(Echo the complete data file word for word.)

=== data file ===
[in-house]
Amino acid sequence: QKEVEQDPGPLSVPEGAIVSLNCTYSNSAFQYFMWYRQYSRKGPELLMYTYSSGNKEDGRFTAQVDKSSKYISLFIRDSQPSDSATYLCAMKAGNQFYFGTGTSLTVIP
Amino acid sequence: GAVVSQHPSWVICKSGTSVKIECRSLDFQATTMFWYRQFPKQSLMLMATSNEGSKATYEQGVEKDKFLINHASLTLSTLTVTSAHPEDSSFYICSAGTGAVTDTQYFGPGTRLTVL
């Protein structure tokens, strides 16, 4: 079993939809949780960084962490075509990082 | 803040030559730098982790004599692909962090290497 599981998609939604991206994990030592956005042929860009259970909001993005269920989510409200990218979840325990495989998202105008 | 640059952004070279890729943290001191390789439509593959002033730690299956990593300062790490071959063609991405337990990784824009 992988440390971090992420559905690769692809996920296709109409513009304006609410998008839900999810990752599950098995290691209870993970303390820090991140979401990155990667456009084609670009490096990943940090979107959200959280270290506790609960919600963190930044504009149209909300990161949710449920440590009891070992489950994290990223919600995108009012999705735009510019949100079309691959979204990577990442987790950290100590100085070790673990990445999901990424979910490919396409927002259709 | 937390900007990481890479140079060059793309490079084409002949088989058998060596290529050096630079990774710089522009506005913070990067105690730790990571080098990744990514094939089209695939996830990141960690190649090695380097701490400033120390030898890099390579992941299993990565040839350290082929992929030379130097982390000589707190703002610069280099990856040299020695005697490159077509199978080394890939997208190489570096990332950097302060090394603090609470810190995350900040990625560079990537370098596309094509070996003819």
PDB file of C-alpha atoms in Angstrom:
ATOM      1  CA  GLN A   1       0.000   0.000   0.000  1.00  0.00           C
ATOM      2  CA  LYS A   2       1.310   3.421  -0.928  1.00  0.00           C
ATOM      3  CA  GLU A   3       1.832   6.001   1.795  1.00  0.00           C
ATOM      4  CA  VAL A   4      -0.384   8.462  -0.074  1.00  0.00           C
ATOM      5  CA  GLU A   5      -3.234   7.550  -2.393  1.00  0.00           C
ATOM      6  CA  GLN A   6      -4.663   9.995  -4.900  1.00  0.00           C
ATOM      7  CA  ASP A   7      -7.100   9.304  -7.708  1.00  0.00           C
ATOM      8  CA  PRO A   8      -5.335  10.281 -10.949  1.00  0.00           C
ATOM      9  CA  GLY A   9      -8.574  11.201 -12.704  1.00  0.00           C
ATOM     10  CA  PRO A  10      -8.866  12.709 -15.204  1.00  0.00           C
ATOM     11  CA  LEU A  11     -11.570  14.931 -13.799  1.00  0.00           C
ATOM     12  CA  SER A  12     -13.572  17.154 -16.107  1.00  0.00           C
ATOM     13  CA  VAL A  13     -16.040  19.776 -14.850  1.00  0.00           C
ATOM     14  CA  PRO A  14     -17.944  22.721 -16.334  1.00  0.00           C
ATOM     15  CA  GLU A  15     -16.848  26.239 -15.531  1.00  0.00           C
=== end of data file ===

[in-house]
Amino acid sequence: QKEVEQDPGPLSVPEGAIVSLNCTYSNSAFQYFMWYRQYSRKGPELLMYTYSSGNKEDGRFTAQVDKSSKYISLFIRDSQPSDSATYLCAMKAGNQFYFGTGTSLTVIP
Amino acid sequence: GAVVSQHPSWVICKSGTSVKIECRSLDFQATTMFWYRQFPKQSLMLMATSNEGSKATYEQGVEKDKFLINHASLTLSTLTVTSAHPEDSSFYICSAGTGAVTDTQYFGPGTRLTVL
């Protein structure tokens, strides 16, 4: 079993939809949780960084962490075509990082 | 803040030559730098982790004599692909962090290497 599981998609939604991206994990030592956005042929860009259970909001993005269920989510409200990218979840325990495989998202105008 | 640059952004070279890729943290001191390789439509593959002033730690299956990593300062790490071959063609991405337990990784824009 992988440390971090992420559905690769692809996920296709109409513009304006609410998008839900999810990752599950098995290691209870993970303390820090991140979401990155990667456009084609670009490096990943940090979107959200959280270290506790609960919600963190930044504009149209909300990161949710449920440590009891070992489950994290990223919600995108009012999705735009510019949100079309691959979204990577990442987790950290100590100085070790673990990445999901990424979910490919396409927002259709 | 937390900007990481890479140079060059793309490079084409002949088989058998060596290529050096630079990774710089522009506005913070990067105690730790990571080098990744990514094939089209695939996830990141960690190649090695380097701490400033120390030898890099390579992941299993990565040839350290082929992929030379130097982390000589707190703002610069280099990856040299020695005697490159077509199978080394890939997208190489570096990332950097302060090394603090609470810190995350900040990625560079990537370098596309094509070996003819």
PDB file of C-alpha atoms in Angstrom:
ATOM      1  CA  GLN A   1       0.000   0.000   0.000  1.00  0.00           C
ATOM      2  CA  LYS A   2       1.310   3.421  -0.928  1.00  0.00           C
ATOM      3  CA  GLU A   3       1.832   6.001   1.795  1.00  0.00           C
ATOM      4  CA  VAL A   4      -0.384   8.462  -0.074  1.00  0.00           C
ATOM      5  CA  GLU A   5      -3.234   7.550  -2.393  1.00  0.00           C
ATOM      6  CA  GLN A   6      -4.663   9.995  -4.900  1.00  0.00           C
ATOM      7  CA  ASP A   7      -7.100   9.304  -7.708  1.00  0.00           C
ATOM      8  CA  PRO A   8      -5.335  10.281 -10.949  1.00  0.00           C
ATOM      9  CA  GLY A   9      -8.574  11.201 -12.704  1.00  0.00           C
ATOM     10  CA  PRO A  10      -8.866  12.709 -15.204  1.00  0.00           C
ATOM     11  CA  LEU A  11     -11.570  14.931 -13.799  1.00  0.00           C
ATOM     12  CA  SER A  12     -13.572  17.154 -16.107  1.00  0.00           C
ATOM     13  CA  VAL A  13     -16.040  19.776 -14.850  1.00  0.00           C
ATOM     14  CA  PRO A  14     -17.944  22.721 -16.334  1.00  0.00           C
ATOM     15  CA  GLU A  15     -16.848  26.239 -15.531  1.00  0.00           C